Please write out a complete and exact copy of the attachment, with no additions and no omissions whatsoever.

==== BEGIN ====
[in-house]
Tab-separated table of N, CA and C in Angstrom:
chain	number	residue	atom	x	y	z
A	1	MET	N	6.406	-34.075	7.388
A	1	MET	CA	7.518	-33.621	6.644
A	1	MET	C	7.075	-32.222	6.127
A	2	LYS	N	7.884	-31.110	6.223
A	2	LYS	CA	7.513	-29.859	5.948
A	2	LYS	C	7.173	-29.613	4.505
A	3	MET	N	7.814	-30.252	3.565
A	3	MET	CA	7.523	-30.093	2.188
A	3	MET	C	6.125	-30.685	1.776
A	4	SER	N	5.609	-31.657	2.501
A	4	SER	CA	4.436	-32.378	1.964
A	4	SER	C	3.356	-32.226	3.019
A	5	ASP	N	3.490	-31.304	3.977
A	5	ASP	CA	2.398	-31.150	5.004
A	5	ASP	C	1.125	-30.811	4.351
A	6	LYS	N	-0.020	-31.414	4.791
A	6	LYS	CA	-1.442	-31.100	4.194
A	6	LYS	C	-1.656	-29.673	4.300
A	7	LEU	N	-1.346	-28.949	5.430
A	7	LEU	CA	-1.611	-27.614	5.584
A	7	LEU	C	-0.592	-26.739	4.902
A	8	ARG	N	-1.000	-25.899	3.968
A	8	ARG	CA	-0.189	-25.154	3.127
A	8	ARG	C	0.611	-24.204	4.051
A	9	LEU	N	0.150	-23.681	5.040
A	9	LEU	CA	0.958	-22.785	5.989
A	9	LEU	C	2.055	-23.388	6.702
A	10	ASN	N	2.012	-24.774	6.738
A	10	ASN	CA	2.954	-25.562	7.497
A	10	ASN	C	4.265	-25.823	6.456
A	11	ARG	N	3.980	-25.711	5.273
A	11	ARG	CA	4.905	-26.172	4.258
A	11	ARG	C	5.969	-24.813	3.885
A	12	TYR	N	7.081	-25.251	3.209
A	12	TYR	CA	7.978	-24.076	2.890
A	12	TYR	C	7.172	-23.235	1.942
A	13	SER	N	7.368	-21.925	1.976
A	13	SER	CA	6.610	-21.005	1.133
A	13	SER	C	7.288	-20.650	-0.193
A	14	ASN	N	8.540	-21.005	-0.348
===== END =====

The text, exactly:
[in-house]
Tab-separated table of N, CA and C in Angstrom:
chain	number	residue	atom	x	y	z
A	1	MET	N	6.406	-34.075	7.388
A	1	MET	CA	7.518	-33.621	6.644
A	1	MET	C	7.075	-32.222	6.127
A	2	LYS	N	7.884	-31.110	6.223
A	2	LYS	CA	7.513	-29.859	5.948
A	2	LYS	C	7.173	-29.613	4.505
A	3	MET	N	7.814	-30.252	3.565
A	3	MET	CA	7.523	-30.093	2.188
A	3	MET	C	6.125	-30.685	1.776
A	4	SER	N	5.609	-31.657	2.501
A	4	SER	CA	4.436	-32.378	1.964
A	4	SER	C	3.356	-32.226	3.019
A	5	ASP	N	3.490	-31.304	3.977
A	5	ASP	CA	2.398	-31.150	5.004
A	5	ASP	C	1.125	-30.811	4.351
A	6	LYS	N	-0.020	-31.414	4.791
A	6	LYS	CA	-1.442	-31.100	4.194
A	6	LYS	C	-1.656	-29.673	4.300
A	7	LEU	N	-1.346	-28.949	5.430
A	7	LEU	CA	-1.611	-27.614	5.584
A	7	LEU	C	-0.592	-26.739	4.902
A	8	ARG	N	-1.000	-25.899	3.968
A	8	ARG	CA	-0.189	-25.154	3.127
A	8	ARG	C	0.611	-24.204	4.051
A	9	LEU	N	0.150	-23.681	5.040
A	9	LEU	CA	0.958	-22.785	5.989
A	9	LEU	C	2.055	-23.388	6.702
A	10	ASN	N	2.012	-24.774	6.738
A	10	ASN	CA	2.954	-25.562	7.497
A	10	ASN	C	4.265	-25.823	6.456
A	11	ARG	N	3.980	-25.711	5.273
A	11	ARG	CA	4.905	-26.172	4.258
A	11	ARG	C	5.969	-24.813	3.885
A	12	TYR	N	7.081	-25.251	3.209
A	12	TYR	CA	7.978	-24.076	2.890
A	12	TYR	C	7.172	-23.235	1.942
A	13	SER	N	7.368	-21.925	1.976
A	13	SER	CA	6.610	-21.005	1.133
A	13	SER	C	7.288	-20.650	-0.193
A	14	ASN	N	8.540	-21.005	-0.348